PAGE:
House passes childcare bills as element of recovery
Childcare, school reopening intertwined with 2020 politics
Long seeing aid to state and local budgets – and public servants themselves – as central to recovering from the ongoing coronavirus pandemic, House Democrats have sought to assist the nation’s parents directly with a pair of bills that passed after little debate and votes.
The Child Care for Economic Recovery Act by retiring Appropriations Committee Chairwoman Nita Lowey (D-N.Y.) would increase the child and dependent care tax credit, grant employers payroll tax credits for childcare facilities closed due to the outbreak and in-home caregivers, and allow carryovers into 2021. The bill passed the House by 250-161, with 20 Republicans joining Democrats in favor.
The Child Care Is Essential Act by Rep. Rosa DeLauro (R-Conn.), Chair of the Appropriations Subcommittee on Labor, Health and Education, would create a $50 billion Child Care Stabilization Fund for grantmaking to childcare providers under the popular Child Care and Development Block Grant (CDBG) program for operating costs lost during government-imposed lockdowns. The bill passed by 249-163, with only 17 in the minority voting in favor.
A mother of three, Rep. Cathy McMorris Rodgers (R-Wash.) argued that “the majority seem more interested in scoring political points these days than actually working together to solve problems,” blaming Democrats for not addressing protecting children from abuse and neglect among discussions about sanitation and social distancing. Her amendment – the only allowed under a rule stipulated by Democrats – would have required recipients to assure that employees’ education on safety protocols and know how to recognize and address child abuse.
The CARES Act included over $6 billion in additional funds for the Administration for Children and Families (childcare summary) and $3.5 for CDBG, which was created in 1974, run by the Department of Housing and Urban Development. Neither bill got a hearing nor a committee markup before advancing to the floor over Republican concerns about process and cost.
The CARES Act CDBG funding expired with many other programs at the end of July.
Needs abound, just like everywhere
Senator Pat Leahy (D-Vt.) pointed to an open letter suggesting that half of all childcare providers could lose work and a third had already in the first months of pandemic, leading to a worsening “childcare desert” situation facing many communities. The National Women’s Law Center and other organizations released an analysis in April finding that almost $10 billion is needed monthly to keep childcare as it is afloat nationally.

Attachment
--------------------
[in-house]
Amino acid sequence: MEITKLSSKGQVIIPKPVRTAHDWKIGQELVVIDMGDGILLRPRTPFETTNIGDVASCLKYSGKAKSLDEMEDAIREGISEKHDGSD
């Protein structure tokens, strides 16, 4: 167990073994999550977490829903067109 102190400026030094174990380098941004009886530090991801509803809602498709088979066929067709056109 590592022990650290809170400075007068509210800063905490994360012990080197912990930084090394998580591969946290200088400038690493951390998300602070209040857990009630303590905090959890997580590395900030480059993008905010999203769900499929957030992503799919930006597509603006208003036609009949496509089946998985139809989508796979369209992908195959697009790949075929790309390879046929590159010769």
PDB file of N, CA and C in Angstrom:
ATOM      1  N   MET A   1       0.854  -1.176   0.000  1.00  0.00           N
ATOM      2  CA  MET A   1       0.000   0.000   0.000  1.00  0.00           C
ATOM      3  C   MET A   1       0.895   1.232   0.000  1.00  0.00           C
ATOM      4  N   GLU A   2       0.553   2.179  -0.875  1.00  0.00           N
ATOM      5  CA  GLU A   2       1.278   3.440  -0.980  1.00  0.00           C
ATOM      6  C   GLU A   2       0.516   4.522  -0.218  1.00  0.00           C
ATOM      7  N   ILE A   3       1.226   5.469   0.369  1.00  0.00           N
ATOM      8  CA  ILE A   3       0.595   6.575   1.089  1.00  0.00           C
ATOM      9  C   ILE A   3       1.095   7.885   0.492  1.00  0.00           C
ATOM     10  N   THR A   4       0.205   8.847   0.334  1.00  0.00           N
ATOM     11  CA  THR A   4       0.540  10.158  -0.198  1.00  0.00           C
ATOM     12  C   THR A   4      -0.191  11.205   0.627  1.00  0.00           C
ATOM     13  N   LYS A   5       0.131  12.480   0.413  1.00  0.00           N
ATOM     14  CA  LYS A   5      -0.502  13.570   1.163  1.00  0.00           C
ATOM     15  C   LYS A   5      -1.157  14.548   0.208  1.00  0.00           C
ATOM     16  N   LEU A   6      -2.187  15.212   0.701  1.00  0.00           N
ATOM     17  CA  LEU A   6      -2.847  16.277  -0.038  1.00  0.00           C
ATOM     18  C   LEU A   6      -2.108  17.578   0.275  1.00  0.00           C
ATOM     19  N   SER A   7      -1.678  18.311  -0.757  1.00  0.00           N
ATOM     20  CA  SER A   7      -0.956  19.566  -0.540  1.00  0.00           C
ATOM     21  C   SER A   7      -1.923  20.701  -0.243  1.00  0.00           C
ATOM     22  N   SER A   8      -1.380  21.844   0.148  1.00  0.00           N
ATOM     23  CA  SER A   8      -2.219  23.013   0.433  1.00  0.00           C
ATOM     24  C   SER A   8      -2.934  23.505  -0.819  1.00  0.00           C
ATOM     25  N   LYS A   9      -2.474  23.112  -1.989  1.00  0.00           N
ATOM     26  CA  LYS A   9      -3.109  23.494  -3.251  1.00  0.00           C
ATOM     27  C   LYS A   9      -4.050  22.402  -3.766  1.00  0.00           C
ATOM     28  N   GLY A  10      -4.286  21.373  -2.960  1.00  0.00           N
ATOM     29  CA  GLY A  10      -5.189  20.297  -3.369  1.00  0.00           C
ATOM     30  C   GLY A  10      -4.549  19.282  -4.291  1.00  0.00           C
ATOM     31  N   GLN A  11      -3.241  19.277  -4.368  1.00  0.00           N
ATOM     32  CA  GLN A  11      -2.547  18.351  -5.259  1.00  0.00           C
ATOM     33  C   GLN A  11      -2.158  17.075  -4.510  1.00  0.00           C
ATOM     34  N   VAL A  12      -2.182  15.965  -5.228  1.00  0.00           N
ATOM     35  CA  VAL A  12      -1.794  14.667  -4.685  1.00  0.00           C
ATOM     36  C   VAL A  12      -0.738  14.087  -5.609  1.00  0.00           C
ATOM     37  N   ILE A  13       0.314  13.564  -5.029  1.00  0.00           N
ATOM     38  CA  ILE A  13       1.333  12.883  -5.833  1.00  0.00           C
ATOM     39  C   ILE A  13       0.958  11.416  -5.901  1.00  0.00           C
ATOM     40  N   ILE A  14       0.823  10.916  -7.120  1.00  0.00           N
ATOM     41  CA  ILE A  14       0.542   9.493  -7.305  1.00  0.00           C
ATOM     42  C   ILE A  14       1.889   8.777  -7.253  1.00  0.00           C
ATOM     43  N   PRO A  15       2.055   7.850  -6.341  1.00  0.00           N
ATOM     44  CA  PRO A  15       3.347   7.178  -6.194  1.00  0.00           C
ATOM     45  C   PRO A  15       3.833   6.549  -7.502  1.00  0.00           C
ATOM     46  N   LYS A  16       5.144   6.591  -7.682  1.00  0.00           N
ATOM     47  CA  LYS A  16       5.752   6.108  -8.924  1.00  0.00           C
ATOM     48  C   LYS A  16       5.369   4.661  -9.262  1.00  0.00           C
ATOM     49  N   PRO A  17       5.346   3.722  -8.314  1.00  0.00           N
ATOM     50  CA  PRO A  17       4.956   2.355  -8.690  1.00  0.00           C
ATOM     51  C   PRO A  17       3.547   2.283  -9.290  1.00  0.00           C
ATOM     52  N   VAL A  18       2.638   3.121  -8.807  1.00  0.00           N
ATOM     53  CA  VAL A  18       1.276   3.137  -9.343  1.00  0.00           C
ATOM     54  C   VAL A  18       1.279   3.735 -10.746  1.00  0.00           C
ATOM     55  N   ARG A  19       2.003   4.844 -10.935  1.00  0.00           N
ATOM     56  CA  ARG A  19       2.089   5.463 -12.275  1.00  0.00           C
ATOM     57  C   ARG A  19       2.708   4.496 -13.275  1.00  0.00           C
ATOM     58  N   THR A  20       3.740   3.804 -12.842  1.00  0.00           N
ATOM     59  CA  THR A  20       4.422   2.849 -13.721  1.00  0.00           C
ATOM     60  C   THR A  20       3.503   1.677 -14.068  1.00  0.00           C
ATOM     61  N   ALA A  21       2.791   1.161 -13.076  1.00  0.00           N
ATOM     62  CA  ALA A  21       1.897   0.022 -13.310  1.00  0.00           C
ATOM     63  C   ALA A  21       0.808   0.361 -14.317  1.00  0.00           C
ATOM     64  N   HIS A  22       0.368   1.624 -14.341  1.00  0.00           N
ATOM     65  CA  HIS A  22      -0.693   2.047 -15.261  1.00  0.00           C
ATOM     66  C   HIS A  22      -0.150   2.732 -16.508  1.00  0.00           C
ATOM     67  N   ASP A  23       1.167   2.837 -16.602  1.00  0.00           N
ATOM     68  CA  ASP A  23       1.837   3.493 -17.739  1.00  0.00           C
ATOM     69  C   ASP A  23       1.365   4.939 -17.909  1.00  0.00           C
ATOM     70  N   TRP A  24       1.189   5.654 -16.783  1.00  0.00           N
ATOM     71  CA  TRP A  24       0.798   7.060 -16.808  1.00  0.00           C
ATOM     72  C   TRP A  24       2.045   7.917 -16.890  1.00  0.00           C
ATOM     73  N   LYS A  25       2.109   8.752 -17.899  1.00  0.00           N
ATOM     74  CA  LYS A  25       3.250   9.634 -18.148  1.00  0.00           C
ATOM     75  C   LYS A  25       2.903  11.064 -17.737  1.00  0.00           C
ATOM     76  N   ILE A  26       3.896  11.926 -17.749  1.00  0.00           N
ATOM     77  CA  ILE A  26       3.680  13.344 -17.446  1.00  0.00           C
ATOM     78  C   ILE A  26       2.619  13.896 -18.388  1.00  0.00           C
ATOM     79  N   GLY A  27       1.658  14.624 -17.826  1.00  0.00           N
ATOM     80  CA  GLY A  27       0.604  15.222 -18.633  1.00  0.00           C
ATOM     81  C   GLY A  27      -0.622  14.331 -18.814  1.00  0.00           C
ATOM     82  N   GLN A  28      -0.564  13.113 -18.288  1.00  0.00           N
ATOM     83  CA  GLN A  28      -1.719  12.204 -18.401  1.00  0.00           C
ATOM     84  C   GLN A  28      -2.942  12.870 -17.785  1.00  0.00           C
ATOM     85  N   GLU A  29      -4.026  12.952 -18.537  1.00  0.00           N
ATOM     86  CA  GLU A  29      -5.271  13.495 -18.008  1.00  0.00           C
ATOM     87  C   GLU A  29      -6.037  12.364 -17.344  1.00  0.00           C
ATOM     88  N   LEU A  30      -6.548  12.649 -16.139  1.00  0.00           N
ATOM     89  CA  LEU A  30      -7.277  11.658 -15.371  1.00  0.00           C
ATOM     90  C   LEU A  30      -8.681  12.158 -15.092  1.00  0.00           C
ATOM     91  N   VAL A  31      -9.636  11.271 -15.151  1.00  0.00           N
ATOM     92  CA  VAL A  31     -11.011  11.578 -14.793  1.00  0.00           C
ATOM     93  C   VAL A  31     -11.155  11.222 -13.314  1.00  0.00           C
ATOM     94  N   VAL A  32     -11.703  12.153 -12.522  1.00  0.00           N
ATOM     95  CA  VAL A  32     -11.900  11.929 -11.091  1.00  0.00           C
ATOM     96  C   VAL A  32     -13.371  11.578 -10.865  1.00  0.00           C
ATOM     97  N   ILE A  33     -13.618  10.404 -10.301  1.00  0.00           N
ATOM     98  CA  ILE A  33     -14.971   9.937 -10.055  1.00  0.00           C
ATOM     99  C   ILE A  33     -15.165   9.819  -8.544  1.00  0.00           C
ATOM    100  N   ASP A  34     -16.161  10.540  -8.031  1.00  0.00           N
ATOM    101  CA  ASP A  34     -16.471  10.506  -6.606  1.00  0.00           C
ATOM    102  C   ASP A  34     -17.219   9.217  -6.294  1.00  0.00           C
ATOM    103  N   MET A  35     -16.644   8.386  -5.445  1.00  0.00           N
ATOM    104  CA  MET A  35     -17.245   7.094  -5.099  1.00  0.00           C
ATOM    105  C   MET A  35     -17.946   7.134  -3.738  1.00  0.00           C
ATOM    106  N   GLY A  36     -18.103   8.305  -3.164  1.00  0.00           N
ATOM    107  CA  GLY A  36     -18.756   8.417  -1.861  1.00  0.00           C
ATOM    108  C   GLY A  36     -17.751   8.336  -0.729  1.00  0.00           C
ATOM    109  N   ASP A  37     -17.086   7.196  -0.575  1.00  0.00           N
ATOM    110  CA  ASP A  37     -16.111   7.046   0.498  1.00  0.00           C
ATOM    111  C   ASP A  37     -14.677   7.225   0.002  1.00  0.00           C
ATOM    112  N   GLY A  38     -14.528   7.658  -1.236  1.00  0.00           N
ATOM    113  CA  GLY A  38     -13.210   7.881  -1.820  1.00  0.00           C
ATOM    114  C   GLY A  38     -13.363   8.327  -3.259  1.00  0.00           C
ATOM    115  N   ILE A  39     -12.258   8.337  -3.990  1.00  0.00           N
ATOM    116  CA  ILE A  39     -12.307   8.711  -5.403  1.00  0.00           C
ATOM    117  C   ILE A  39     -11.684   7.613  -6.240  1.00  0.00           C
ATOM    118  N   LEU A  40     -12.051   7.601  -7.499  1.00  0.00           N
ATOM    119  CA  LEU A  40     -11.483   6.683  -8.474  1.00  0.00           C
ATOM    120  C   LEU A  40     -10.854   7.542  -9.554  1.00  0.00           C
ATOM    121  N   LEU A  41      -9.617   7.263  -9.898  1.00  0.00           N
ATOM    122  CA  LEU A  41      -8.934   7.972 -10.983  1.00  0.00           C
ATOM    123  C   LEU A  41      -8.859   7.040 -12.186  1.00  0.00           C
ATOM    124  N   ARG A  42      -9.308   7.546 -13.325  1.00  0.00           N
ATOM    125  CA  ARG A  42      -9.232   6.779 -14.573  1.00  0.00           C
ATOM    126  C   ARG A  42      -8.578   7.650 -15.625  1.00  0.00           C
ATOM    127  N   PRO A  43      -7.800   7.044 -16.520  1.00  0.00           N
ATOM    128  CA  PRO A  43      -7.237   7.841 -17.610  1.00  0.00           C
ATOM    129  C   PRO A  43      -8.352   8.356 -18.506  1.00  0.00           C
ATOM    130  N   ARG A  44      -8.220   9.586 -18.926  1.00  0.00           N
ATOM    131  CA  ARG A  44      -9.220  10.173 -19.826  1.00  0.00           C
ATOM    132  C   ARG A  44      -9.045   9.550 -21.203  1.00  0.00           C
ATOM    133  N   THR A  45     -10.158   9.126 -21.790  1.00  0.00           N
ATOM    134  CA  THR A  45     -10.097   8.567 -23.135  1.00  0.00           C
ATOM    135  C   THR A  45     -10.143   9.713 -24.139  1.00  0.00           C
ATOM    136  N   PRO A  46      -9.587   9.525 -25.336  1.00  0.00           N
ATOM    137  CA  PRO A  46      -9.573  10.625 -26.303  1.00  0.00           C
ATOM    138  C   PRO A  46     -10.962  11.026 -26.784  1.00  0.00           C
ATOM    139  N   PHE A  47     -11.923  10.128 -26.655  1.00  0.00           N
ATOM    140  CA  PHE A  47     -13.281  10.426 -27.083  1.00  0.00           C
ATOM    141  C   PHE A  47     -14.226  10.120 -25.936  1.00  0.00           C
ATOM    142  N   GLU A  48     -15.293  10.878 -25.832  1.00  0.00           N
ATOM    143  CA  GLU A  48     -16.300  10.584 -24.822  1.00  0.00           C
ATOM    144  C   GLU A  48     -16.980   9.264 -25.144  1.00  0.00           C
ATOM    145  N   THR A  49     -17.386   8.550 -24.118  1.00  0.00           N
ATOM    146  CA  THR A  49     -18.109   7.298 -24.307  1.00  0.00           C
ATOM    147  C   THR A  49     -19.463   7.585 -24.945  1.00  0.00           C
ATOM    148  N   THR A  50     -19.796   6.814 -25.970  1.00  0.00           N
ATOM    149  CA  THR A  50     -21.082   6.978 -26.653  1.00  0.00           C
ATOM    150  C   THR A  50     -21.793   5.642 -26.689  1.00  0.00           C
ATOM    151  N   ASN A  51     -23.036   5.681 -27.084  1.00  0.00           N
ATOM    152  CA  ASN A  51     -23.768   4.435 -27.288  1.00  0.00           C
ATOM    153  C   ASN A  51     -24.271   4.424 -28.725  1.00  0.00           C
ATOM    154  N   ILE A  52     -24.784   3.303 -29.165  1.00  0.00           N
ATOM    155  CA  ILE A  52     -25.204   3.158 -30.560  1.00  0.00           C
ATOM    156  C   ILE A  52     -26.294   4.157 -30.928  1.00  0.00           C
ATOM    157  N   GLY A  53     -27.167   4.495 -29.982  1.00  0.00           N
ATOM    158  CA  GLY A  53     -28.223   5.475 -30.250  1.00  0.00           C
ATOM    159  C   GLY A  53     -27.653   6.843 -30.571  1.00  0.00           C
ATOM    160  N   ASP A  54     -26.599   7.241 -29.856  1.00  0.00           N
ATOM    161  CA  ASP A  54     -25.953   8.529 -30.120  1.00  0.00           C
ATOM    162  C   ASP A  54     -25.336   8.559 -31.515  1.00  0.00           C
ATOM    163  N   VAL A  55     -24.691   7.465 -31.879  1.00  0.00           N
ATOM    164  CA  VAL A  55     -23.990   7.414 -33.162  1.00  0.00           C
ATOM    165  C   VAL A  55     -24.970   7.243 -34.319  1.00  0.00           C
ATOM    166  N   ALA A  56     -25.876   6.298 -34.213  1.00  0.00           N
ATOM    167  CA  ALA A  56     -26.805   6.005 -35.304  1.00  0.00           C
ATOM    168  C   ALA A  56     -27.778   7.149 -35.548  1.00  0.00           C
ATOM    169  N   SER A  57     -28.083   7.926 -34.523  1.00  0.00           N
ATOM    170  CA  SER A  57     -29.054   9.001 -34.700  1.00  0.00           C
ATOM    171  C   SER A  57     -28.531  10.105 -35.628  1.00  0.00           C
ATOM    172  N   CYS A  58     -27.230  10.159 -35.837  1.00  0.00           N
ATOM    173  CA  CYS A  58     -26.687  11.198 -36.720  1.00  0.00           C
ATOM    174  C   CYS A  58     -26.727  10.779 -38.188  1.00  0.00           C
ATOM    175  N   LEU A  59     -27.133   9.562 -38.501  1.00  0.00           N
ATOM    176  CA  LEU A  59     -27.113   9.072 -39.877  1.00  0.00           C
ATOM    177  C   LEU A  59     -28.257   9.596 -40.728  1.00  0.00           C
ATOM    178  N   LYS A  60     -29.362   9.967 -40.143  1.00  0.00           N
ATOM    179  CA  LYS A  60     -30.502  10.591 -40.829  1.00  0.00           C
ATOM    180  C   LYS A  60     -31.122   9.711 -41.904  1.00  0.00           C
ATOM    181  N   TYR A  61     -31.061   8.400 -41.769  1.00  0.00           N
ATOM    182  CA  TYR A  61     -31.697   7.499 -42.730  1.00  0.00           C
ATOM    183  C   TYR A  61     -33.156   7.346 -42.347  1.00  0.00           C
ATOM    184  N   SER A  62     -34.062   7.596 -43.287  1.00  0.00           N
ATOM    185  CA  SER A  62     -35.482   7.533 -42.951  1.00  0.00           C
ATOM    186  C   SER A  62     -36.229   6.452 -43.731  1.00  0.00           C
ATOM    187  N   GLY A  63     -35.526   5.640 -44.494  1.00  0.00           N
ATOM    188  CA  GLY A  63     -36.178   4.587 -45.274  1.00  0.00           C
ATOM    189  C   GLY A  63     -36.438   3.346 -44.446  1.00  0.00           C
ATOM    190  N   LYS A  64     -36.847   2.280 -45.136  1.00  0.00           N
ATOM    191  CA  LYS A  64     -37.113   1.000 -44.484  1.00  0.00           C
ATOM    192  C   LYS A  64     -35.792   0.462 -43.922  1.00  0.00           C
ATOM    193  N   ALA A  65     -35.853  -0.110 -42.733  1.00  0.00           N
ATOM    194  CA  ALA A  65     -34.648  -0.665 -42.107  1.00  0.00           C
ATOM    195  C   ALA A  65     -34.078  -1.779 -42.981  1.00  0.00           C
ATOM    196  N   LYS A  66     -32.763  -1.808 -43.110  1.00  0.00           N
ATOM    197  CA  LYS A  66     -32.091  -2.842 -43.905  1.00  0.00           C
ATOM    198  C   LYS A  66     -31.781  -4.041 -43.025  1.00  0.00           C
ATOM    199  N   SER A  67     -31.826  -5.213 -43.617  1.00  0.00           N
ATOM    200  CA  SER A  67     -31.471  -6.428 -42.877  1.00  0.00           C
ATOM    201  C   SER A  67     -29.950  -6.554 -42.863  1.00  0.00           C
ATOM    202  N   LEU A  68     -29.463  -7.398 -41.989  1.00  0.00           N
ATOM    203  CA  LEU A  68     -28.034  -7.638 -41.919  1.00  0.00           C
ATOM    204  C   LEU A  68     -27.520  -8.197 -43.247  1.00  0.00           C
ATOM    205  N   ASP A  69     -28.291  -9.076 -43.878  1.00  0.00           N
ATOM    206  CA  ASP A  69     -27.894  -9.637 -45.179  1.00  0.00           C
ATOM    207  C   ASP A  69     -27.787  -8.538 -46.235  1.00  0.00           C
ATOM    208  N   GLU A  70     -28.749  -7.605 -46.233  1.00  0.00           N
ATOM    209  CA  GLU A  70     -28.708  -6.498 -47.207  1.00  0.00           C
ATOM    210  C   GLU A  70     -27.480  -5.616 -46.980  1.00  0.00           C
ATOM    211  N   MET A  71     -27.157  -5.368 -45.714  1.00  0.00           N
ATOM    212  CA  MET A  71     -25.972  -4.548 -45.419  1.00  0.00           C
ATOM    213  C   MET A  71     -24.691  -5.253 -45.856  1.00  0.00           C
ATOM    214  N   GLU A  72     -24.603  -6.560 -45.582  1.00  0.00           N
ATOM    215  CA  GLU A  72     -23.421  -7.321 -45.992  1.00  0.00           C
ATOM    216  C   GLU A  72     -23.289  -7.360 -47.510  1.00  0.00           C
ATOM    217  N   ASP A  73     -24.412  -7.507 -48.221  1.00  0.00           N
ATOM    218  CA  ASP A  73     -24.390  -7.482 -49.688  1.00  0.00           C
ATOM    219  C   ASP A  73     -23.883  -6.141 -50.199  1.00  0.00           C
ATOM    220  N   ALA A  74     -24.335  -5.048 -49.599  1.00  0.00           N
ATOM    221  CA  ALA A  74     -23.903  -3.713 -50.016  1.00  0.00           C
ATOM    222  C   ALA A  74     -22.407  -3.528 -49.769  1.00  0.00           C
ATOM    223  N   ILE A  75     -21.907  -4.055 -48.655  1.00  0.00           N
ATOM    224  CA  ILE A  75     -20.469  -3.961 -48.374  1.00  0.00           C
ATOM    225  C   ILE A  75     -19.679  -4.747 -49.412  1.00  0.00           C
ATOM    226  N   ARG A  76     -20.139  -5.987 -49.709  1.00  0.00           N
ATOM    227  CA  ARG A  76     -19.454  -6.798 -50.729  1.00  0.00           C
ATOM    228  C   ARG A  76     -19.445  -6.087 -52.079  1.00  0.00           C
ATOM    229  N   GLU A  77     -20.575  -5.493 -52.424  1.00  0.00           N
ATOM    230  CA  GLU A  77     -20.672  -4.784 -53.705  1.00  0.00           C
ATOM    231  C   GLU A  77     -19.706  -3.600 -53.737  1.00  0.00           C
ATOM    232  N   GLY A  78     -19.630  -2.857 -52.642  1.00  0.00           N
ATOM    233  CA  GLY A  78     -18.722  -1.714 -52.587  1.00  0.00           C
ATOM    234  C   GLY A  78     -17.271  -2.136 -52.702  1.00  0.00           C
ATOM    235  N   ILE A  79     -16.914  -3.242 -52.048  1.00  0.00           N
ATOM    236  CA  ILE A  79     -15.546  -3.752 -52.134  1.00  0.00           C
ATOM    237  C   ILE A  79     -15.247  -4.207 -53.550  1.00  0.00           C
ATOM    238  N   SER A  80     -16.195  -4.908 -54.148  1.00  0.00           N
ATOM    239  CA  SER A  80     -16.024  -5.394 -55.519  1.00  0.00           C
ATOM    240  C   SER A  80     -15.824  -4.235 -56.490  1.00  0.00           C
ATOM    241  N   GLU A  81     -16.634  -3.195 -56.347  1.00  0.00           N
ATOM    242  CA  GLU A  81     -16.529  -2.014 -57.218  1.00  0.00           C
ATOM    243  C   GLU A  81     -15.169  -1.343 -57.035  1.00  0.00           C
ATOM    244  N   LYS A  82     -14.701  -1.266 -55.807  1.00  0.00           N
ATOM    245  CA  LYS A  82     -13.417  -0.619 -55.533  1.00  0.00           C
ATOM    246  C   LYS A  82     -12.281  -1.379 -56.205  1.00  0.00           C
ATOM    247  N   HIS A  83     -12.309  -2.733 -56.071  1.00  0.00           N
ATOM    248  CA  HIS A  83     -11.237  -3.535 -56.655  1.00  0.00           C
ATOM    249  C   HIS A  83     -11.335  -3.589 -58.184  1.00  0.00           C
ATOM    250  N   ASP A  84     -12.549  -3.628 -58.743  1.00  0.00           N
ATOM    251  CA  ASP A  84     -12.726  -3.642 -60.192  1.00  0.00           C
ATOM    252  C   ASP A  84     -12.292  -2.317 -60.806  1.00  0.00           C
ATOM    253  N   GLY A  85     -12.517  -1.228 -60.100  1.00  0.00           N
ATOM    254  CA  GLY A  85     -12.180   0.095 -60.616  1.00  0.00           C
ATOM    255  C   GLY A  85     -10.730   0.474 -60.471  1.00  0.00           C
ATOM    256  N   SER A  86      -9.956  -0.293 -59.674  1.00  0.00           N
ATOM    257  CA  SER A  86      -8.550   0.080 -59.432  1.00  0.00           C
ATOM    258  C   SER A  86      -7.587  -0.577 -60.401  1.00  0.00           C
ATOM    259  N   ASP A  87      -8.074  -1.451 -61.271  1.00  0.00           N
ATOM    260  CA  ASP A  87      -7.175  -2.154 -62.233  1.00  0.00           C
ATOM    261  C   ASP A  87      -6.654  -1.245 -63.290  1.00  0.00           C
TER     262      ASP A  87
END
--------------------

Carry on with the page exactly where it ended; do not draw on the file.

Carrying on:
Even before the pandemic onset, the House Education and Labor Committee had looked hard at childcare in America, holding a hearing with caregivers and others in February. The structure of childcare, workplace dimensions, streamlining government involvement, and the role of childcare for the broader economy of adults were all addressed. Reforms were suggested, but none in Congress have entertained a comprehensive rethinking to date.
DeLauro argued that the bills are “not about going back to normal. We cannot afford to do that either.”
Senator Patty Murray (D-Wash.), a preschool teacher before her 1992 election, recently pushed for more aid, introducing her own Coronavirus Child Care and Education Relief Act. Eighteen Senate Democrats have cosponsored the bill, which has little chance of advancing legislatively but may become a point of negotiation as talks resume on a CARES follow-up.
Almost 100 childcare-specific bills have been introduced in 2020, among them pandemic-related bipartisan legislation like the Affordable Child Care for Economic Strategies and Success (ACCESS) Act, which would allow the Commerce Department to make grants for childcare “as part of a broader economic development strategy,” according to lead House author Rep. Abby Finkenauer (D-Iowa).
Perennial process, budget worries abut immediate pressures